Who is he?
A two time NBA All Star and unique 3-point specialist, Rashard Lewis followed the likes of several players such as Kevin Garnett and Kobe Bryant, skipping college and entering the NBA after graduating from Alief Elsik HIgh School in Houston, Texas. Lewis was drafted in the second round (32nd) of the 1998 NBA draft by the Seattle Supersonics, where he played 9 seasons with current teammate and future hall of famer Ray Allen. Lewis would then sign with the Orlando Magic in 2007, playing there for a span of 4 years including a trip the 2009 NBA finals where they fell short to the Los Angeles Lakers. After an injury plagued, brief stint with the Washington Wizards from 2010 to 2011, Rashard Lewis found himself traded to the New Orleans Hornets in 2012, but only to have his contract bought out just 10 days later. Despite being shuffled around a handful of teams and sidelined with injuries in the past, Rashard Lewis assured the media this weekend that he is extremely motivated, prepared and eager to begin training camp for the Miami Heat.
What will his role be?
Rashard Lewis informed the media that he's looking to come off the bench but the fact is, Miami's frontcourt is open for grabs. Standing at 6 feet, 10 inches, roughly 220 lbs and with elite perimeter shooting ability, Lewis possesses the kind of dexterity that can expand the Heat's spacing even further. His height and overall wingspan gives Erik Spoelstra even more room for lineup experimentation and as LeBron James recently told the media, the outcome could be scary.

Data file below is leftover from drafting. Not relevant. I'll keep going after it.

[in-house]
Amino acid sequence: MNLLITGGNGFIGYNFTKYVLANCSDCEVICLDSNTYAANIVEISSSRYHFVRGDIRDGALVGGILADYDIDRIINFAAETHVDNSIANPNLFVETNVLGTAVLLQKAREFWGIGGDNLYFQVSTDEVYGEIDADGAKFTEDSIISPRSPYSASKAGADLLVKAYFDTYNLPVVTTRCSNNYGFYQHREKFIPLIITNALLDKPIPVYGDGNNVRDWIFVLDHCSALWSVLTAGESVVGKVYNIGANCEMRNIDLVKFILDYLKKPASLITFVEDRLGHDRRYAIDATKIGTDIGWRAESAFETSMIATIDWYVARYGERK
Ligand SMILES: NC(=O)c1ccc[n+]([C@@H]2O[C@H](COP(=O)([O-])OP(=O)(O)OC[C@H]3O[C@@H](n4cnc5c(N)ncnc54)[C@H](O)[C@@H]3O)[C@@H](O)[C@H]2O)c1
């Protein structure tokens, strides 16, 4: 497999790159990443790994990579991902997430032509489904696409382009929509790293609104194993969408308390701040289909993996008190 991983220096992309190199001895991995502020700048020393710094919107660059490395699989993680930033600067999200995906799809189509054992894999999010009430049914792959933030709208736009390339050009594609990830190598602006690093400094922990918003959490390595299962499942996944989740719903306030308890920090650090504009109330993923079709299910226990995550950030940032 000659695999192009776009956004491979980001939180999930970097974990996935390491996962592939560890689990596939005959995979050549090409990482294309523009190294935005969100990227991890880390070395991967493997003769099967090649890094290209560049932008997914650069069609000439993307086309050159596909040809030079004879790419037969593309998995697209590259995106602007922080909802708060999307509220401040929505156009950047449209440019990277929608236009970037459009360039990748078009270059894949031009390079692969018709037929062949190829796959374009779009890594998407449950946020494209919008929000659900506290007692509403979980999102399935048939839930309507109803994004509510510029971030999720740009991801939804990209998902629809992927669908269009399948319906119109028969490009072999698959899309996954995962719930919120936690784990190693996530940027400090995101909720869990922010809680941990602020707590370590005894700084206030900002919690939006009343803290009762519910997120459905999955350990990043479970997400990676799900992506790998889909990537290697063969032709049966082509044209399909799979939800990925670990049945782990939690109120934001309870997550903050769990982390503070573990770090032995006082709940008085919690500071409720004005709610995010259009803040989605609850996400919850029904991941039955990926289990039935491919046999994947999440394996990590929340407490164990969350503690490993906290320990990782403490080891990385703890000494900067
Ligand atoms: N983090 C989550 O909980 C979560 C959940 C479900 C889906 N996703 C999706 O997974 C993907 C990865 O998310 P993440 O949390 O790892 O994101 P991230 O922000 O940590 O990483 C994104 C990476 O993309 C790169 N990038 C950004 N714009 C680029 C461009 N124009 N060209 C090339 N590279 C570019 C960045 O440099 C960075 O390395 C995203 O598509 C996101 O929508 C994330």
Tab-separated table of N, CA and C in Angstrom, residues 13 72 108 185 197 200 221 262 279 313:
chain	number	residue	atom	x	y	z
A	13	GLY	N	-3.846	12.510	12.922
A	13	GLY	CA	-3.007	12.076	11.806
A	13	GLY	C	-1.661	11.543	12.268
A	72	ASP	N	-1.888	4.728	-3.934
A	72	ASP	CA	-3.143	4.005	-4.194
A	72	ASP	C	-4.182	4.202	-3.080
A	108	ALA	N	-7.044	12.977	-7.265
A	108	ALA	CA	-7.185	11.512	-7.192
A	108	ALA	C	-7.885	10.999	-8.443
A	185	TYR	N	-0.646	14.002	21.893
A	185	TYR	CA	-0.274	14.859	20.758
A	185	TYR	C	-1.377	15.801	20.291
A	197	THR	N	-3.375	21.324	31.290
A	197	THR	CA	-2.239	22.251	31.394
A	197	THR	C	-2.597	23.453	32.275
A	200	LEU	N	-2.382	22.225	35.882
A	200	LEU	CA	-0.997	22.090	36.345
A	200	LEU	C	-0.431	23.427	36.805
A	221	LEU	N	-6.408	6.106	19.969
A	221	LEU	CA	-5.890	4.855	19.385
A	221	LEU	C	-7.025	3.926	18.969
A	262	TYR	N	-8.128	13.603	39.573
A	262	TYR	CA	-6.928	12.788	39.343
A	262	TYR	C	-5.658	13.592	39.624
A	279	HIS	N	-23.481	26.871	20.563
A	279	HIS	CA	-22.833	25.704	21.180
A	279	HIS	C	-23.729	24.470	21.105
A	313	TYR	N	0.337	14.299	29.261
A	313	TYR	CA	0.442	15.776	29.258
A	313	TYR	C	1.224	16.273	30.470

I'd look for Lewis to begin the season as the 7th man in rotation off the bench, behind Ray Allen. This also hinges on whether Udonis Haslem or Shane Batter start in the frontcourt, with the outcome dictating what kind of immediate spark Spolestra might want off the bench. Lewis is a savvy veteran with impressive career averages of 16.1 PPG, 5.6 RPG while shooting 45% from the floor and 38% from 3-point range.
The Heat have a plethora of perimeter shooters but with the exception of Josh Harrellson, none are taller and subsequently more capable of getting their shot off than Lewis. In hindsight, more minutes for Lewis will ultimately result in less minutes for Mike Miller, Shane Battier and possibly Mario Chalmers but that might be the necessary course of action for coach Spoelstra. Barring no injury setbacks, I'd expect the Heat to shuffle between a 7 man rotation down the stretch of games, featuring Lebron James, Dwyane Wade, Chris Bosh, Ray Allen, Mario Chalmers, Shane Battier and Rashard Lewis.
What are his strengths and weaknesses?
Lewis's weaknesses lie in his defensive inefficiencies and they're compounded by his health, age and attrition. However similar to Ray Allen, Lewis is capable of playing solid defense when surrounded by a team of good defenders. Whether slotted at the small forward or power forward position, the Heat should be able shed and account for any man to man struggles Lewis may have with their elite ability to help and recover on defense.
His strengths are simple: he's tall and can shoot the ball very well. Rashard Lewis is 8th all time in NBA history for most 3-point field goals made, netting 1,690 to date. And with Mike Miller ranking 24th on the all time list, the Miami Heat currently have 3 of the top 25 3-point shooters to ever play in the NBA. Yea....scary
Rashard Lewis will hit at least 1 game deciding, clutch shot for the Miami Heat during the playoffs.